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U.S. Sen. Ted Cruz, R-Texas, said Wednesday he is watching to see what happens in the Iowa caucuses next week as he faces increasing pressure to back frontrunner Donald Trump in his comeback bid.
In a statement to The Texas Tribune, Cruz said he has “an immense amount of respect for the Iowa caucuses and their procedures.” He won the critical first-in-the-nation contest when he ran for president against Trump eight years ago.
“I was a part of that process in 2016, so I have a special appreciation for it, and I learned intimately how unpredictable it can be,” Cruz said. “The people of Iowa take their responsibility very seriously. I hope we can get through the process quickly and continue to go about the critical business of beating Joe Biden.”
Cruz reiterated in the statement that the eventual GOP nominee will have his “full support.”
Trump has long led the polls in Iowa, though Florida Gov. Ron DeSantis has gone all in on the state and Nikki Haley, the former U.S. ambassador to the United Nations, is contending there on her way to friendlier territory in New Hampshire. In recent weeks, Trump and his allies have grown increasingly frustrated with Cruz’s neutrality.
Cruz has maintained his neutrality in this Republican primary for months, calling himself “Switzerland” when asked about it at The Texas Tribune Festival last fall. Earlier in 2023, he said he saw a “two-man race between Trump and DeSantis,” whose political operation has included several former Cruz staffers.
Trump has used his social media platform, Truth Social, to target Cruz multiple times in recent weeks. In early December, Trump taunted Cruz and another holdout — U.S. Sen. Josh Hawley, R-Missouri — over their reelection campaigns last year, saying Democrats want to beat them and they “must be very careful, stranger things have happened!!!” Hawley endorsed Trump days later.
Last week, The New York Times reported that Trump is “privately ranting about and workshopping nicknames” for Republicans who have not endorsed him yet, including Cruz.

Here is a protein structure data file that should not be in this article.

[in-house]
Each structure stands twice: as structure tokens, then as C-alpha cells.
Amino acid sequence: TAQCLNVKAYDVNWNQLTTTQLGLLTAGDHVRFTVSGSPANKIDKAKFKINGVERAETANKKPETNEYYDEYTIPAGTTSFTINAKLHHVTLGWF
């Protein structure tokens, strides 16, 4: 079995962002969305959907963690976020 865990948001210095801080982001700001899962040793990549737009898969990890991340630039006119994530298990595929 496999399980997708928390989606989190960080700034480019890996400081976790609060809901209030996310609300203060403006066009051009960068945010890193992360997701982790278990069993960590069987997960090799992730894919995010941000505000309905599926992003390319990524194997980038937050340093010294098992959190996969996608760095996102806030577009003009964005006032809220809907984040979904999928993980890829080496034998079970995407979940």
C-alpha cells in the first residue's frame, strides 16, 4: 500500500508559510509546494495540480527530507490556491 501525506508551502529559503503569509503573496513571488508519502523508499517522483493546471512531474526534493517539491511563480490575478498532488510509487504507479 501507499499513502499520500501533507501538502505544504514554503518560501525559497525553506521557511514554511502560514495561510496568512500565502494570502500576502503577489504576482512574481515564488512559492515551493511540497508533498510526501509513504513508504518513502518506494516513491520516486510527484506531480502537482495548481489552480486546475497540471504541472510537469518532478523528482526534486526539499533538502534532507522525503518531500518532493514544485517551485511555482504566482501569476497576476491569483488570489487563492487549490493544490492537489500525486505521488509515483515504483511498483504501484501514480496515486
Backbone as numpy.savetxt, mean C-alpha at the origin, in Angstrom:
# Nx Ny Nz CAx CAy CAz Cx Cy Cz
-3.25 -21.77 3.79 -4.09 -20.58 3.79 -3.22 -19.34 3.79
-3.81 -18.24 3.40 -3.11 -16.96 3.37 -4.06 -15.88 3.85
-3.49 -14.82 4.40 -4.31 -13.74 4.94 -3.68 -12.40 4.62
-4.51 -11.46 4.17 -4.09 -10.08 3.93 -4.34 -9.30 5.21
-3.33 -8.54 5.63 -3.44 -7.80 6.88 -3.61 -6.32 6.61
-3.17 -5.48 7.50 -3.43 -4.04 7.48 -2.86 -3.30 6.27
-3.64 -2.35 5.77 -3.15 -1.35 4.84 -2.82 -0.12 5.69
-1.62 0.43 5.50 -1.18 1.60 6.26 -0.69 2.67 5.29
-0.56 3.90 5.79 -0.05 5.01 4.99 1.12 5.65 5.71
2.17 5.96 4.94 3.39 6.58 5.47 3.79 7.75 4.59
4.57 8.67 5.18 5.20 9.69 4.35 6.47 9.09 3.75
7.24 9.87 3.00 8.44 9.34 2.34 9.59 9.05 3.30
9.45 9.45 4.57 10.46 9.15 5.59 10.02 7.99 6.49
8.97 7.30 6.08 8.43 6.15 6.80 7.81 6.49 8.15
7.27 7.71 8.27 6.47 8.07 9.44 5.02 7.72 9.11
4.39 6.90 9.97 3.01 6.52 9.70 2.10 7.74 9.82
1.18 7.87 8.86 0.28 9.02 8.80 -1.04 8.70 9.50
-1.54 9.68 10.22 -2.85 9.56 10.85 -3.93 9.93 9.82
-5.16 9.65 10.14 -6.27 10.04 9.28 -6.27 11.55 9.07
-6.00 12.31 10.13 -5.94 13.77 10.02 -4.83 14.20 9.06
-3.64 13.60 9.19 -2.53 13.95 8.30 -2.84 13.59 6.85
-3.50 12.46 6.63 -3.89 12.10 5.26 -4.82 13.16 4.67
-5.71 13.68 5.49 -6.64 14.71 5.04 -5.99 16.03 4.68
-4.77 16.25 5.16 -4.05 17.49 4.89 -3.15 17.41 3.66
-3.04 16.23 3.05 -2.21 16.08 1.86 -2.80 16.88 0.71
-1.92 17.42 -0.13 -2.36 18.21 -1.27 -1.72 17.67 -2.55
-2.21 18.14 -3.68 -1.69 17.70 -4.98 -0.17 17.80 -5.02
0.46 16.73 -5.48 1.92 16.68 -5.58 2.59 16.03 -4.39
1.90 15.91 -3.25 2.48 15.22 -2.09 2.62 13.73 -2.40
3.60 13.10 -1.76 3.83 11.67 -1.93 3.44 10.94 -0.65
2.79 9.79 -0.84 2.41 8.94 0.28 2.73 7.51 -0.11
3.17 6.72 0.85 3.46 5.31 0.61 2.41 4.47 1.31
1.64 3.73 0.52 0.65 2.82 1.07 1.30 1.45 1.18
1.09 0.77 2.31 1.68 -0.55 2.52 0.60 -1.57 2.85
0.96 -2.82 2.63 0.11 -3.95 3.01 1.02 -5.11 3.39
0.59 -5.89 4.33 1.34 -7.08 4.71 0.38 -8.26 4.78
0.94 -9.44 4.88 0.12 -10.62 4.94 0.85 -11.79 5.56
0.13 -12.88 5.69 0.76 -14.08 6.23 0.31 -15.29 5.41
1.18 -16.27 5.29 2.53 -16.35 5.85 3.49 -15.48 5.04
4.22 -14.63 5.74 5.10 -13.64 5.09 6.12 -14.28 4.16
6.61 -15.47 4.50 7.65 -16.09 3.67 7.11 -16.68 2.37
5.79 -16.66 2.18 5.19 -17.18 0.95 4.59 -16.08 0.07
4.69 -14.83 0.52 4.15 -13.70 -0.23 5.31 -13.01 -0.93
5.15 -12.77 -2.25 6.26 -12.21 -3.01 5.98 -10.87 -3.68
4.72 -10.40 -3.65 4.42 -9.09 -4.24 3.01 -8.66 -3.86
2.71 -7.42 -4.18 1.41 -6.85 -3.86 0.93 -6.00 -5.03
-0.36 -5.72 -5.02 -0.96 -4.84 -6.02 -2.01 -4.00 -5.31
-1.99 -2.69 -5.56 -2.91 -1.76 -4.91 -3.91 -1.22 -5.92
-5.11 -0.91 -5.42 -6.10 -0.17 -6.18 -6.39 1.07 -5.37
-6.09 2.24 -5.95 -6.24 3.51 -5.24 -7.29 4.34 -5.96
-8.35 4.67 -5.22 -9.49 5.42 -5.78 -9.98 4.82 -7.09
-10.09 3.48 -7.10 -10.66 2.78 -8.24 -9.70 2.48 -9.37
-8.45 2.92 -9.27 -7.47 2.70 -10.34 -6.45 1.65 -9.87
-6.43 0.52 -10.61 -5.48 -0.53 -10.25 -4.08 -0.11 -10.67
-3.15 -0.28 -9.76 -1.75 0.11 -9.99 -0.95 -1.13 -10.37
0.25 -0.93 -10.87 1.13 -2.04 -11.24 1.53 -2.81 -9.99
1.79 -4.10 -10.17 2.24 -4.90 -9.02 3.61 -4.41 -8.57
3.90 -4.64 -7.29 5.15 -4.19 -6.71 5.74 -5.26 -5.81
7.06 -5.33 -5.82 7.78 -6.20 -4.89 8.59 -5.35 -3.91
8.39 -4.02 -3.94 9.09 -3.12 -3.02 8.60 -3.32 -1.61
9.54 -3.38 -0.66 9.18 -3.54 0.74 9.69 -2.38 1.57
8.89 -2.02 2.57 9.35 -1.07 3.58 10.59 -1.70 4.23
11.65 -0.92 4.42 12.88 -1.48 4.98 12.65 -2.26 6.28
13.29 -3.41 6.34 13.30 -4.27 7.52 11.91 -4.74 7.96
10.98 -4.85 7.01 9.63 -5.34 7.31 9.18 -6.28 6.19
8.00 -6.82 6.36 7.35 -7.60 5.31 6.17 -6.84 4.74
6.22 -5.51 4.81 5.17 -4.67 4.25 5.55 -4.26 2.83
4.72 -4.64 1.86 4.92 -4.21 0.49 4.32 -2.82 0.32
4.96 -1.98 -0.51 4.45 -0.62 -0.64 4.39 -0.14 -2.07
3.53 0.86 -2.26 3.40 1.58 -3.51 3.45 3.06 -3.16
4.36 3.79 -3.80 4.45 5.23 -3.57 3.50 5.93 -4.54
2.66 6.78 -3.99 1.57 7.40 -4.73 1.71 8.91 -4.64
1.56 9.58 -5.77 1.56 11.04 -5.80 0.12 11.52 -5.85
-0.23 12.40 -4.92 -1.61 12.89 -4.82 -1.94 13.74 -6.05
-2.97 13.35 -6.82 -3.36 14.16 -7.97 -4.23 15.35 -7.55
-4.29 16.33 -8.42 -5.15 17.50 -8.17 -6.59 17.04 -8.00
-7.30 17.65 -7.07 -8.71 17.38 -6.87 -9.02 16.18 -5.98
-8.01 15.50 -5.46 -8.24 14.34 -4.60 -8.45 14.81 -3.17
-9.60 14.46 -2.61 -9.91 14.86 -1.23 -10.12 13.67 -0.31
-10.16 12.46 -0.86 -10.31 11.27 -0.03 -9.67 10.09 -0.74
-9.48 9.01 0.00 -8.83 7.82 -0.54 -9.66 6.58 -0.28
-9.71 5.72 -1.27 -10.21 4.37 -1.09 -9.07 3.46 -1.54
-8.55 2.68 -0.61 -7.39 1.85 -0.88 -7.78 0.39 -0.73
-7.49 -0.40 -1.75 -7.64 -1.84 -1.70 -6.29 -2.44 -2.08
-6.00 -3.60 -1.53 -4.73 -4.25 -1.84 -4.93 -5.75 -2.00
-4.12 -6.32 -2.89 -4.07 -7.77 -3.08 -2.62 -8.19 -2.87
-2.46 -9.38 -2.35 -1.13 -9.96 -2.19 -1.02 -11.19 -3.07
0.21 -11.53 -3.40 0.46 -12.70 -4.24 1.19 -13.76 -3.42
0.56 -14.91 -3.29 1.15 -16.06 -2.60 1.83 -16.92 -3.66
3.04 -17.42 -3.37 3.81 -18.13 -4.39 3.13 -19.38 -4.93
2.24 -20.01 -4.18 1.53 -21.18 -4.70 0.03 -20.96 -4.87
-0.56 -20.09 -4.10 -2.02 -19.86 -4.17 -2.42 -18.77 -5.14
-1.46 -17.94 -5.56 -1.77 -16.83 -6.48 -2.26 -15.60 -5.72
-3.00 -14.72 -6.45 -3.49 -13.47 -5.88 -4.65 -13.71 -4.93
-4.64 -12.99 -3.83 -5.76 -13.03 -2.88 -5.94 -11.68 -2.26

Cruz is running for a third term next year and has repeatedly emphasized the need for GOP unity in Texas.
"I'm staying out of [the presidential primary] for many reasons, one of which is that I'm running for reelection in the great state of Texas and we're expecting a serious fight in Texas," Cruz told Newsmax in August. He added that he would “like the support of every Trump supporter and every DeSantis supporter” in the state.
Cruz, of course, has a complicated history with Trump. They bitterly battled in the final stretch of the 2016 primary, and Cruz withheld his endorsement for weeks after Trump officially became the nominee. Cruz was a reliable ally for Trump in the Senate during his presidency, and Trump stumped for Cruz in his 2018 reelection bid.
In Texas, the 2024 presidential primary has not been competitive. Trump has led all recent public polling and earned the lion’s share of endorsements from GOP elected officials. That includes Gov. Greg Abbott, who endorsed Trump during an event at the Mexican border last month.
DeSantis’ biggest supporter in Texas has been U.S. Rep. Chip Roy of Austin, who has traveled to Iowa multiple times to campaign for DeSantis. Roy is Cruz’s former chief of staff.
Texas’ other U.S. senator, John Cornyn, has been much less inclined to back Trump. He does not plan to endorse in the primary but has made clear he would prefer a new direction for his party, which has also angered Trump.
Disclosure: New York Times has been a financial supporter of The Texas Tribune, a nonprofit, nonpartisan news organization that is funded in part by donations from members, foundations and corporate sponsors. Financial supporters play no role in the Tribune's journalism. Find a complete list of them here.